For my money Tannen's observations map to her observations - both participant and setup and taped and taken from generally available sources. I'd say Tannen's assorted testable hypotheses are not refuted.

Assuming arguendo ....the fact that they seem gender-linked is a statistical phenomenon.... I believe that this is because the language behavior she's portraying is accurate for a population of upper-class privileged white Northeasterners emphasis added ozarque op. cit. then I take that to mean that statistically they are gender-linked for purposes of all the analysis I am capable of doing or following.

This in no way refutes alternative hypotheses and is reminder that it takes an advanced what I sometimes call a mature theory to achieve the model stage because so many things are co-linear and so susceptible to misleading results - what some call data-mining ("Adam Smith" Money the stock market follows the Red Sox post hoc ergo propter hoc).

I suggest that Tannen is discussing specific populations - including of course her Greek inlaws and others who are not "upper-class privileged white Northeasterners" and says so repeatedly - that Tannen suggests that for a given population a given thing follows make of it what you will.

(I tried to convey this with the Malloy analogy - Malloy talks about costume in contexts Malloy has researched - Dress for Success is not a guide to hall costumes and Tannen is not generalizing beyond specific times and places where she has data - pushing the analogy Malloy says the rules for office dress are different if you are Olive Beech sitting in your office in Wichita with your family name on the building and it neither follows that other women in other circumstances should imitate Olive Beech nor that Olive Beech should imitate other women - Elgin I suggest (op. cit. supra) is looking for universal rules of language associated with universal rules of proper behavior (Sapir-Whorf and obs. sf. The Languages of Pao) and so misfires in her criticism of Tannen.

Going on at excessive length - in my experience men in a tense circumstance will bond by insulting as an expression of membership in the group - the locker room, the military, the dating bar may all have aspects of tension and relief. Precisely the same words may be fighting and bonding words in different circumstances Smile when you say that Owen Wister -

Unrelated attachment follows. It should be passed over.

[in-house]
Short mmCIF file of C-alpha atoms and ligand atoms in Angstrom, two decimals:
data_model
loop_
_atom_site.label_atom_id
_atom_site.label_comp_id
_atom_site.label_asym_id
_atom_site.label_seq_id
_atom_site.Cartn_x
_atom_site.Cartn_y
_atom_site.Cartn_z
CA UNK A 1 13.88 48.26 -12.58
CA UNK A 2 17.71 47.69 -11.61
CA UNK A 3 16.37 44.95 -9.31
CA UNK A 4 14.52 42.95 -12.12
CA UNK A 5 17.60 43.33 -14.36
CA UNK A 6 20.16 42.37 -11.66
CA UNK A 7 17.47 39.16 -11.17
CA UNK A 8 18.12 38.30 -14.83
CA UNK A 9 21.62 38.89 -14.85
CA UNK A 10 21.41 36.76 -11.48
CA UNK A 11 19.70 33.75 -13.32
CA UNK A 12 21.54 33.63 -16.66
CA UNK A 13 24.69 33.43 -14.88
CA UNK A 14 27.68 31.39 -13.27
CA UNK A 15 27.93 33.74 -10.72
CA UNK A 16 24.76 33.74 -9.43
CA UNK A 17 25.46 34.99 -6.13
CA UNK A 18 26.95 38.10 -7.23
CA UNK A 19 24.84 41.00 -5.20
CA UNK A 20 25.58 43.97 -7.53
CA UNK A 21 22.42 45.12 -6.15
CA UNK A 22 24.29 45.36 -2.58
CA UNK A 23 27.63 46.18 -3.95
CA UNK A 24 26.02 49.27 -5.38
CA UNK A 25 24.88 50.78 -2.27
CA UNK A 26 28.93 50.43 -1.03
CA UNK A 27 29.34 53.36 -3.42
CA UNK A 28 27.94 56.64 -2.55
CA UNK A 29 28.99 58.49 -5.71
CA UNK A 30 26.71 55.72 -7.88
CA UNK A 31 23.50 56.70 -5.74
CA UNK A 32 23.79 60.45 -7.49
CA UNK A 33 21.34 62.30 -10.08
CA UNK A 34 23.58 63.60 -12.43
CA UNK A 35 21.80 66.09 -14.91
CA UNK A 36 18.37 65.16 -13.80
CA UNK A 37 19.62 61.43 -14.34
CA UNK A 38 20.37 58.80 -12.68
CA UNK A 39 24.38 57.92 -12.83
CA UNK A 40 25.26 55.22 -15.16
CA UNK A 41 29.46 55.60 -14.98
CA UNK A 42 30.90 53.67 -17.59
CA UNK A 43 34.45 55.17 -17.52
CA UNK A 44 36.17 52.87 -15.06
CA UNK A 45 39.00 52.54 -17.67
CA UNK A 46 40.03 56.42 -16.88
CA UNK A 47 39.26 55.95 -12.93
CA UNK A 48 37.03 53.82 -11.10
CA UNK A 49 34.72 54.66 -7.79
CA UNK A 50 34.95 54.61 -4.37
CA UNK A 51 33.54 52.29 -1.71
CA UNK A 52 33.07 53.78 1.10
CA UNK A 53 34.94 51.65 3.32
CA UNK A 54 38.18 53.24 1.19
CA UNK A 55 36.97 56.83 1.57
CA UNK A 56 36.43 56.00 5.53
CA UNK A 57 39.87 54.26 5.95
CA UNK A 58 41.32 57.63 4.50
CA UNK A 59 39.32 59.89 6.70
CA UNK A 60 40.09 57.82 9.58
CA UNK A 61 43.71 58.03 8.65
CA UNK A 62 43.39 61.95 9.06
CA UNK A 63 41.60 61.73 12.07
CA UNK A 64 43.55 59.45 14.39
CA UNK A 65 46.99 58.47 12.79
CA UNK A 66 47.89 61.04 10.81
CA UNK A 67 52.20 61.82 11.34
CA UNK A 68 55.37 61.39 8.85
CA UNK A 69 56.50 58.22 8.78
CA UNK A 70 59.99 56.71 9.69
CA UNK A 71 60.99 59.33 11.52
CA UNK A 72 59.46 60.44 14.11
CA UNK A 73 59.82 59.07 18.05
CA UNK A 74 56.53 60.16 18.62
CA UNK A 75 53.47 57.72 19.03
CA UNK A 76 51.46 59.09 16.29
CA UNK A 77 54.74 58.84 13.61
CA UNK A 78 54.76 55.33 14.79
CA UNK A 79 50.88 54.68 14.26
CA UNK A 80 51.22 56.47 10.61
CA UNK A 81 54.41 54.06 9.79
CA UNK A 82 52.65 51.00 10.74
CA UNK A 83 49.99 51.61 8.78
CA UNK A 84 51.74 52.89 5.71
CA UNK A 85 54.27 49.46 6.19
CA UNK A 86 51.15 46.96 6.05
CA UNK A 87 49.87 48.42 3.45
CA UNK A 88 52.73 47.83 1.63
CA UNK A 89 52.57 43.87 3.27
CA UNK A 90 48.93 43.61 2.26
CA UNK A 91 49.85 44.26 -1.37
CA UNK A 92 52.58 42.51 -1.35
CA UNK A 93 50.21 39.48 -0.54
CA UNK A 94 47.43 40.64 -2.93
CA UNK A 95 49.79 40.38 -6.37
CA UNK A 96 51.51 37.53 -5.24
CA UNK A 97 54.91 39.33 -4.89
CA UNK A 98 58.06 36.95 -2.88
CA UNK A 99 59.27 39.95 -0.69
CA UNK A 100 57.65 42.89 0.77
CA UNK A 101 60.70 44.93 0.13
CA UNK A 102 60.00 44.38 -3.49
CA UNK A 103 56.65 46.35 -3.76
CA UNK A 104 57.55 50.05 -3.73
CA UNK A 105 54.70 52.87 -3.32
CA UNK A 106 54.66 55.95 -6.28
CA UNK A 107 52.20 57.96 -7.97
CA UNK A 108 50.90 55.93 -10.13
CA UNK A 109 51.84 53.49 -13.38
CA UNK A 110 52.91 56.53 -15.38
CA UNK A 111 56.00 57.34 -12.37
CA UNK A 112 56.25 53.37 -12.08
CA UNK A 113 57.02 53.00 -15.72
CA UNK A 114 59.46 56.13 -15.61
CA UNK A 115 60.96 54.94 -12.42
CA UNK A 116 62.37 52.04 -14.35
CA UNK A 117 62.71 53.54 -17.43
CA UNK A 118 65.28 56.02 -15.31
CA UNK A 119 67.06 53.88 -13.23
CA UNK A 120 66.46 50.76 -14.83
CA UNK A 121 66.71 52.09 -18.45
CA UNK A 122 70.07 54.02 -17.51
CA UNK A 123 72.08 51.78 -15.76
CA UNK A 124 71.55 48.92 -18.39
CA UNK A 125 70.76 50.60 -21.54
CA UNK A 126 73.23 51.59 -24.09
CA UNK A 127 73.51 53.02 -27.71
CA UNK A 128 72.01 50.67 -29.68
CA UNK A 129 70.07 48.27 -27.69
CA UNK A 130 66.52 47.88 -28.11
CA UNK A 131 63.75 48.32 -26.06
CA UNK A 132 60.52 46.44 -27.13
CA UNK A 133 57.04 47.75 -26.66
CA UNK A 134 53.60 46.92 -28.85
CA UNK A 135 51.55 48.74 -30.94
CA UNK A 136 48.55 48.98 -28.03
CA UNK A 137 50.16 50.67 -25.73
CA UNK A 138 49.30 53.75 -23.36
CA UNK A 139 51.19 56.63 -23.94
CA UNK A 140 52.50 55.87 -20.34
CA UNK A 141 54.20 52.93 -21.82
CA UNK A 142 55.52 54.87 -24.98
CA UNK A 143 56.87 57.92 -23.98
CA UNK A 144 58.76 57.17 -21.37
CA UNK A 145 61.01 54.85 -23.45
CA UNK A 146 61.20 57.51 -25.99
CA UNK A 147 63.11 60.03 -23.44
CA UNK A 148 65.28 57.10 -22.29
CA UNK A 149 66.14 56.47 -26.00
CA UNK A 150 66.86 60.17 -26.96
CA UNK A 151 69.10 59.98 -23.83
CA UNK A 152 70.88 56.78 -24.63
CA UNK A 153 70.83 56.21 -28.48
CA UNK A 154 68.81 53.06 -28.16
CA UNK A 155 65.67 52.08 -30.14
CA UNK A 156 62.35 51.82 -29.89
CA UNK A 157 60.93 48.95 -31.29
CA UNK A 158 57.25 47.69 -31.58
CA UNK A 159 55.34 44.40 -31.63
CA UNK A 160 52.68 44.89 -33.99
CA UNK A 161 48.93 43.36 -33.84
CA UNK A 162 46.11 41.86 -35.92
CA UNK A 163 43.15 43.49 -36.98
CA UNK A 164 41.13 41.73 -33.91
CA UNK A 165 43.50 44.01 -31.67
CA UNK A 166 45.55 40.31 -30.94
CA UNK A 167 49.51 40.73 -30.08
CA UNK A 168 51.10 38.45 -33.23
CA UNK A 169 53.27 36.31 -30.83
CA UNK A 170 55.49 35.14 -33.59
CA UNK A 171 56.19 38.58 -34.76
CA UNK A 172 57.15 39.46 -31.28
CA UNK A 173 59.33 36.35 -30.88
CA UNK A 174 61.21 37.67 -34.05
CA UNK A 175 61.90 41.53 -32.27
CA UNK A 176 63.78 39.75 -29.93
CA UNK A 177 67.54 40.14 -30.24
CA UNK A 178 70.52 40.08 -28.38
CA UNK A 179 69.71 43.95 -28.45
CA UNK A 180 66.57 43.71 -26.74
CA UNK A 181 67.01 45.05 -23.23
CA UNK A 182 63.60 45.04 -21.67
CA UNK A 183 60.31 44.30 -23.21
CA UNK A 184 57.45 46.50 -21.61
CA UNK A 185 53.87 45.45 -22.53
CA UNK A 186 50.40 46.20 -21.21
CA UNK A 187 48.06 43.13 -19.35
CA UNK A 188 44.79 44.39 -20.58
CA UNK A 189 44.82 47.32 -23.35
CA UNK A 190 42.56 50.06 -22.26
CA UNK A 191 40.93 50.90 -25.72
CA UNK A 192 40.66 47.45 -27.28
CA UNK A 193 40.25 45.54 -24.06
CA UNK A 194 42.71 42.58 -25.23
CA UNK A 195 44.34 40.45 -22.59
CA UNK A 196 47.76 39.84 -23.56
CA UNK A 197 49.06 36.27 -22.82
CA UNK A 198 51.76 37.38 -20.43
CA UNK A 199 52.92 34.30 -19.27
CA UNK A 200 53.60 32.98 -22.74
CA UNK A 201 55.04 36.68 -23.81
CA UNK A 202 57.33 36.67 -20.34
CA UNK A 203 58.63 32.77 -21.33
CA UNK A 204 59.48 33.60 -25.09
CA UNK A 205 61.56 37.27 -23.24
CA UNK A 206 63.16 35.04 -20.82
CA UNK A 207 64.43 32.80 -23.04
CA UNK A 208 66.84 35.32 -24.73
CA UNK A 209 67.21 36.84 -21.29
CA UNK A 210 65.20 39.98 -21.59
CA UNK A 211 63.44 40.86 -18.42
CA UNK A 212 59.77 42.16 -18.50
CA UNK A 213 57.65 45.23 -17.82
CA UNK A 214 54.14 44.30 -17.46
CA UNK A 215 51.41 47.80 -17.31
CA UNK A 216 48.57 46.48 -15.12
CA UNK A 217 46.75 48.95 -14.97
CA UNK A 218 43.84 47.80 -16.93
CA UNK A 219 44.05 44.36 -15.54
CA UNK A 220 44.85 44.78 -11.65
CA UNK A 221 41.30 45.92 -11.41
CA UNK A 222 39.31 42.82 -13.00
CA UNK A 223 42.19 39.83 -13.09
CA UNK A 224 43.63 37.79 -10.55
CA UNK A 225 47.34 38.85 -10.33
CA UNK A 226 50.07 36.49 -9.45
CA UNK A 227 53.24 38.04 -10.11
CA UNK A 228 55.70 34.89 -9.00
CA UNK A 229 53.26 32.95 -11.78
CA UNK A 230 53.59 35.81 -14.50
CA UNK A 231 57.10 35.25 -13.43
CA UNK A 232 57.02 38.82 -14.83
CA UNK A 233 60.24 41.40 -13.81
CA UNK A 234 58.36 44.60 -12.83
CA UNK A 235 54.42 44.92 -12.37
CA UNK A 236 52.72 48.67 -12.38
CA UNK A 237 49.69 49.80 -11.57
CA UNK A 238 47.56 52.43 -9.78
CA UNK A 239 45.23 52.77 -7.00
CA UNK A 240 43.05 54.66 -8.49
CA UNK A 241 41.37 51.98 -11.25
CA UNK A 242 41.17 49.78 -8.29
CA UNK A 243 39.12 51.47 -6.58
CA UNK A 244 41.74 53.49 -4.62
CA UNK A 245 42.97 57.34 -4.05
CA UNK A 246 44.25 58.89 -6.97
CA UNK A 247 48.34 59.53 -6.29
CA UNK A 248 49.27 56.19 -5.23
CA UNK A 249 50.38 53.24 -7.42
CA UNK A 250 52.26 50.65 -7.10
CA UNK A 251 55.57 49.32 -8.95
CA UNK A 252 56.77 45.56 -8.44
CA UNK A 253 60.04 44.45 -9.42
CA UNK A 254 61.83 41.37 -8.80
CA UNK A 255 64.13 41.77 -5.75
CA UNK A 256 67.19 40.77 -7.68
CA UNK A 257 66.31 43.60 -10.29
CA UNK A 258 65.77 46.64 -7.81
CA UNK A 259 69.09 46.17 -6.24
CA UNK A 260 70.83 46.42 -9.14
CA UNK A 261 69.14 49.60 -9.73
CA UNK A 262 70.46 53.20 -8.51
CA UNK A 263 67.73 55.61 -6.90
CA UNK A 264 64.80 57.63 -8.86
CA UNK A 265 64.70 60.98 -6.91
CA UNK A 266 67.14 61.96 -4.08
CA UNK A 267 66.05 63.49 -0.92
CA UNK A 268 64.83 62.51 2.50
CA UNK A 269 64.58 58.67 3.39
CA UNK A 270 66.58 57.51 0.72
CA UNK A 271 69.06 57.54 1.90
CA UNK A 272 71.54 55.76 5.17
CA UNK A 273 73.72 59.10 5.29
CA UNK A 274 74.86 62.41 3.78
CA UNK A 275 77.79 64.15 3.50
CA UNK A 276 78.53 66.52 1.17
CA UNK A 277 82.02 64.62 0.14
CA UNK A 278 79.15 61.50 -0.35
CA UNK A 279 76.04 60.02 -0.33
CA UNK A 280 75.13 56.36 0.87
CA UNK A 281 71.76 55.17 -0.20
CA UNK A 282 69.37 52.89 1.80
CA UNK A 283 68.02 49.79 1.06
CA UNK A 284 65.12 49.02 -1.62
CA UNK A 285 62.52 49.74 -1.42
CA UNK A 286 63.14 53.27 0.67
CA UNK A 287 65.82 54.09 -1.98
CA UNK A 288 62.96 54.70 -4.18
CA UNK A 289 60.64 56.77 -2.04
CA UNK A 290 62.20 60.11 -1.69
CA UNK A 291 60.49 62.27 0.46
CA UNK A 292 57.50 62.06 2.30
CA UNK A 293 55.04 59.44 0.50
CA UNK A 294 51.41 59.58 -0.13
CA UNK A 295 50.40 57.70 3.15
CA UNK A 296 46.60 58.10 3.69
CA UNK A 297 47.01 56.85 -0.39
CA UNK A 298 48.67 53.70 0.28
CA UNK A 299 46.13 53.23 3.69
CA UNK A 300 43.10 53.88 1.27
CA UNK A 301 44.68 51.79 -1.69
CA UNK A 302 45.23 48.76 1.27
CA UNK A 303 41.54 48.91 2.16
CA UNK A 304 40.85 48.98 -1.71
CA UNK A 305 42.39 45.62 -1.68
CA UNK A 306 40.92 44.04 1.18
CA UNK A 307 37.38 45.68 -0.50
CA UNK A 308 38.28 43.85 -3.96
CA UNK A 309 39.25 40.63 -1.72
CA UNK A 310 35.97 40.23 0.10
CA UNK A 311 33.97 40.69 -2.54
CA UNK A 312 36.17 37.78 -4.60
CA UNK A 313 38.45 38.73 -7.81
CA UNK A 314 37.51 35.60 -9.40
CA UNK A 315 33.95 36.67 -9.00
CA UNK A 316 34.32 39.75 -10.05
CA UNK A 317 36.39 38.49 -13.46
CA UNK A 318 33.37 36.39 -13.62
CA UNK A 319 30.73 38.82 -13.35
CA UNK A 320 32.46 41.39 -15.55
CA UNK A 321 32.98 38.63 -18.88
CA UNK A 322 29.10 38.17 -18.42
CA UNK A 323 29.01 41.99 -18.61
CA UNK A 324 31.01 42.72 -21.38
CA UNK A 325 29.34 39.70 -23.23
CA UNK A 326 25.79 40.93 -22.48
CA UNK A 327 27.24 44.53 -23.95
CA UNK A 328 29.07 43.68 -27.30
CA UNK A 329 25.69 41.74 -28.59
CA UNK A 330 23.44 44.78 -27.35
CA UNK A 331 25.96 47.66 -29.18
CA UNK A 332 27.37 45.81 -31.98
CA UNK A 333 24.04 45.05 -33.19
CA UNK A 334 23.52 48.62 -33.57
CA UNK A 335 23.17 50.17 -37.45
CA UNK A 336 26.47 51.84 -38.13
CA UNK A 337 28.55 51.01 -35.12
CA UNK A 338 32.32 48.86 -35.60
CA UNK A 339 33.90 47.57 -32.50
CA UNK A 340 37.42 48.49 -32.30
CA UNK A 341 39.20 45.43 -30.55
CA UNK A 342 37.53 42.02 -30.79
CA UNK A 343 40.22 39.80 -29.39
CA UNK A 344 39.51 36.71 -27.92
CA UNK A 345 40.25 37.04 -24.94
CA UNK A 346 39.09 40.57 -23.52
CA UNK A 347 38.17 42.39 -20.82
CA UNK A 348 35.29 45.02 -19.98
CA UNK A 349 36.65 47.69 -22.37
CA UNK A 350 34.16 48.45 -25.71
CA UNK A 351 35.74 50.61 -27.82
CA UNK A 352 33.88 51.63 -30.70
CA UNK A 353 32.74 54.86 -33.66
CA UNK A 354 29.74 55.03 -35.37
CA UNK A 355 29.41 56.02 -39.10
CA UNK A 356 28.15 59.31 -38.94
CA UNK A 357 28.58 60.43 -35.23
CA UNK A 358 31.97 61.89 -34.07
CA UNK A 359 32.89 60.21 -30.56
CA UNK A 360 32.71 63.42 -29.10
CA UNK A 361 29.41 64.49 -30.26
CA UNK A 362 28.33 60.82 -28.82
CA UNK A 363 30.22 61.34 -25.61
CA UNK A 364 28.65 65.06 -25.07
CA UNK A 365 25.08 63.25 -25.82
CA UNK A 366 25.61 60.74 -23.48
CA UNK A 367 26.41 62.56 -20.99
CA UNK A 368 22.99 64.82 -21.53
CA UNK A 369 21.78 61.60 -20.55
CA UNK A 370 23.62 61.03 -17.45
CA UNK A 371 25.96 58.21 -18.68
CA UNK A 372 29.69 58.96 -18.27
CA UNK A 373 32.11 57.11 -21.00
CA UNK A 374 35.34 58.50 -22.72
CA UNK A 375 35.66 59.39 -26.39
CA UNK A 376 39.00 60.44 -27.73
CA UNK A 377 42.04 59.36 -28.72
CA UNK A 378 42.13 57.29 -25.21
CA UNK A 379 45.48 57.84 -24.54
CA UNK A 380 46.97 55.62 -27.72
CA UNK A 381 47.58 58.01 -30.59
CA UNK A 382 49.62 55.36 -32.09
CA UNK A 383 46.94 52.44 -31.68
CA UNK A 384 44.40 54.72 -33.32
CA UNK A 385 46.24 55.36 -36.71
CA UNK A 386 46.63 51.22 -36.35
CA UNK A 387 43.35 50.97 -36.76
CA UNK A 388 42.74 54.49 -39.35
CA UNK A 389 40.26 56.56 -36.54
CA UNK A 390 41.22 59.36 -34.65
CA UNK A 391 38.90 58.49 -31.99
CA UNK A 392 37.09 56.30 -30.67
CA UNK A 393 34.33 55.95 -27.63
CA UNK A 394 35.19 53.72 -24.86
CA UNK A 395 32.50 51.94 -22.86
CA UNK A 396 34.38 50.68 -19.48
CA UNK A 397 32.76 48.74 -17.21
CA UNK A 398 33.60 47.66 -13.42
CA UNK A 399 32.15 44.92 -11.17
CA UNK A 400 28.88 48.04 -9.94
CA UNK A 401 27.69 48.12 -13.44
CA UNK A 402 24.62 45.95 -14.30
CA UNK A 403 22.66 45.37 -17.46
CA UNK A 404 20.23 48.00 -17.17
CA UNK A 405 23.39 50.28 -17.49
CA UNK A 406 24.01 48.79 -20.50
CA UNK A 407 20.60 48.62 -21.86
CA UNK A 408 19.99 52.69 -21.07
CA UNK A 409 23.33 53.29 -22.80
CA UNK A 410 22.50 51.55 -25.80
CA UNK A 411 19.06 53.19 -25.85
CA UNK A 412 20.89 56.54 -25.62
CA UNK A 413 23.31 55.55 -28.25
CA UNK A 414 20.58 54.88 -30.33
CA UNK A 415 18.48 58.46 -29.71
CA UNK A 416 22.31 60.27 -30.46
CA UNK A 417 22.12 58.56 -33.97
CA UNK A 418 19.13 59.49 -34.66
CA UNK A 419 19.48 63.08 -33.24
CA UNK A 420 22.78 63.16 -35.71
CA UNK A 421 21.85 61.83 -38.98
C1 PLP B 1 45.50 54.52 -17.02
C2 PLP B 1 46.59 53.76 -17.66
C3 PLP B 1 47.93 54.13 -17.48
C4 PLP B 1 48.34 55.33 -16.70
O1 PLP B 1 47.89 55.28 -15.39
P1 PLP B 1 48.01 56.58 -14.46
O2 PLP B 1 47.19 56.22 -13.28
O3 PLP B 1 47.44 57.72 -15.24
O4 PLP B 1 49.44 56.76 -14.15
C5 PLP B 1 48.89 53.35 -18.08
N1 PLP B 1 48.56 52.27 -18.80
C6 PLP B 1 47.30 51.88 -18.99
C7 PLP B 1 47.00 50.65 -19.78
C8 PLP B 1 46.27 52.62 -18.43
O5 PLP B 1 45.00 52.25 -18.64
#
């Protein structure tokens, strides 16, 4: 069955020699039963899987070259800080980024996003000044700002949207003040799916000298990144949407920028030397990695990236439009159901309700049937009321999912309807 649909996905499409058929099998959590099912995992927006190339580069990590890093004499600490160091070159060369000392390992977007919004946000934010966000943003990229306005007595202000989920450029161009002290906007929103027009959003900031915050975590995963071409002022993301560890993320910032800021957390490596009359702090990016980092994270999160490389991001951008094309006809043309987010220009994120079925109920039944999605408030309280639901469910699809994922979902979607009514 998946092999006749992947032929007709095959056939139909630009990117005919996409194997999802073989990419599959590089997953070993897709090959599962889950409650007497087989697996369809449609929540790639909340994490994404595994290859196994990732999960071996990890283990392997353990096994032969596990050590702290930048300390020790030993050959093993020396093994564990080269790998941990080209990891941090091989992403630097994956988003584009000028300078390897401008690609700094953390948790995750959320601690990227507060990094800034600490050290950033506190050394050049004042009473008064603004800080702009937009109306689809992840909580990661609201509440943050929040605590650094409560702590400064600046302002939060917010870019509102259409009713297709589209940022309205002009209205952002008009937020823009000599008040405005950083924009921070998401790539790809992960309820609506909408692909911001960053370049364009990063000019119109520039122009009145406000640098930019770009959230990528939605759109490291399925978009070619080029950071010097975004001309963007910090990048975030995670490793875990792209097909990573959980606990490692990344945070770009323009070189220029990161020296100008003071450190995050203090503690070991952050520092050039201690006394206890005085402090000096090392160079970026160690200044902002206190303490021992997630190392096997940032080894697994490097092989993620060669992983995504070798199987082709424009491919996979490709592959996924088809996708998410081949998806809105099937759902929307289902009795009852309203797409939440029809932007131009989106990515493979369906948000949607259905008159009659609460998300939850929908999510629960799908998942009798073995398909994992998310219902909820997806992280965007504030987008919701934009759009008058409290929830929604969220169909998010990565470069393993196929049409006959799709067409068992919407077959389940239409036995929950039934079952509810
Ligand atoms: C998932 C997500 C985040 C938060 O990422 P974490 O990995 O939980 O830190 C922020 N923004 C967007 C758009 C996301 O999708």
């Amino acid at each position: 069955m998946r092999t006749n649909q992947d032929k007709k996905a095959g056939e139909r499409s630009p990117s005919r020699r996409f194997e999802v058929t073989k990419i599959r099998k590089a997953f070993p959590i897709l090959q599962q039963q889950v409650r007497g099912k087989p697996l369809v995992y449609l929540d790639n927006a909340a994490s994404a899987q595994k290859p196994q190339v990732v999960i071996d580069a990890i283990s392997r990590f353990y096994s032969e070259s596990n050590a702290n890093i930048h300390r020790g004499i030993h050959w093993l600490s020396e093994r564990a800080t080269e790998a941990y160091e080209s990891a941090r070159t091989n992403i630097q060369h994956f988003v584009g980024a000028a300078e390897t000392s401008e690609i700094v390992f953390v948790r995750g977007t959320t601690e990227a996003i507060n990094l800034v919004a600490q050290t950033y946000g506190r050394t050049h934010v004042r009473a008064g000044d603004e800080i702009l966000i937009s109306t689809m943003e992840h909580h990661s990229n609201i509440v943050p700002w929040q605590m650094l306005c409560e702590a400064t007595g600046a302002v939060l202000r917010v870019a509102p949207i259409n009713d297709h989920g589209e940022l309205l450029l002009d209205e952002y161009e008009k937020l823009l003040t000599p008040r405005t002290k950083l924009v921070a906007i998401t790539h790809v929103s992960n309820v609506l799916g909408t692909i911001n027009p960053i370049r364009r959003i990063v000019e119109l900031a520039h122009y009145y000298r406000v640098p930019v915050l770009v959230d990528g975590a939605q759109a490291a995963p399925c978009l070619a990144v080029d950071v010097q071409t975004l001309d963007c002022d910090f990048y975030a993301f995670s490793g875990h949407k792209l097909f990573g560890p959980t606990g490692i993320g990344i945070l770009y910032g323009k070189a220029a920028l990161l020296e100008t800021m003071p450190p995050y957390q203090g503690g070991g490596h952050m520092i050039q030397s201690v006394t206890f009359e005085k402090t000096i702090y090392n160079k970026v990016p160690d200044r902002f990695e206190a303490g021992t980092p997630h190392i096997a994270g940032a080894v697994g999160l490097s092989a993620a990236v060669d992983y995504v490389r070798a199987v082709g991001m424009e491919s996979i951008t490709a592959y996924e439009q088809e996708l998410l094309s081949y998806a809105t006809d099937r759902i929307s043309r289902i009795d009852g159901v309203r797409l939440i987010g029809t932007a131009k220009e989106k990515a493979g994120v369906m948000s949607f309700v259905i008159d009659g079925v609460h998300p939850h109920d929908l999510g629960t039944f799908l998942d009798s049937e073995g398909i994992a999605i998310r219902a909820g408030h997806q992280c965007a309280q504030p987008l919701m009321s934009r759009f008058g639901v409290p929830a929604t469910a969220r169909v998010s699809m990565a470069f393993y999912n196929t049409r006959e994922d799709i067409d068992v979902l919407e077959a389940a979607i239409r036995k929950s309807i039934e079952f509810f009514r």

#282 ::: A. J. Luxton ::: (view all by) ::: July 13, 2006, 07:30 PM:

Regarding rhandir's stuff:

A female-to-male transsexual, after a couple years of testosterone, is physically indistinguishable from any other man as long as he keeps his clothes on. I wish to provide a gentle reminder that it is not polite to refer to such a person as a "woman". Half my friends are in this category, and believe me, they have low voices, beards, male pattern baldness, etc. It's really hard to suss out unless, like me, you spend so much time with transgendered folk that you can follow subtle signs -- and even then it's not terribly easy.

In other news, I do believe some of the hormone information in the article is (a) true for some people but not all; or (b) erroneous. (Like the corpus callosum thing; that's from disputed studies.) Not surprising, and no blame in it, as in every case where there is a broad range of personal experience and it often falls into dispute, people will try very hard to back up their own -- like with psychiatric drugs, in general and specific.

There's so much more I'd like to say -- this is one of my pet topics and I could expand for ages, but I'm in Maine, Jim Kelly is doing a reading, and I have to scamper off to it. Tally-ho!

#283 ::: rhandir ::: (view all by) ::: July 13, 2006, 07:40 PM:

Lucy Kemnitzer wrote:
exactly what I've been objecting to is any simplicity in any explanation for any aspect of human behavior. Complex is the human strategy. Or, as Gregory Bateson used to say over and over, it's all overdetermined: there are many causes, any of which might be interesting in some particular context.

I completely agree. However, the value of a simple, limited, explanation of an aspect of human behavior is that it is testable and that it is limited. (It can't possibly explain everything.)

Most people think in terms of simple causes: A causes B. I think in terms of multiple, overlapping causes, each of which contribute to the outcome, sometimes interacting in interesting ways. That is where multivariate statistics comes in; you can say that x amount of the variation can be attributed to y variable. (Not which variation, but how much of the variation in the whole group.)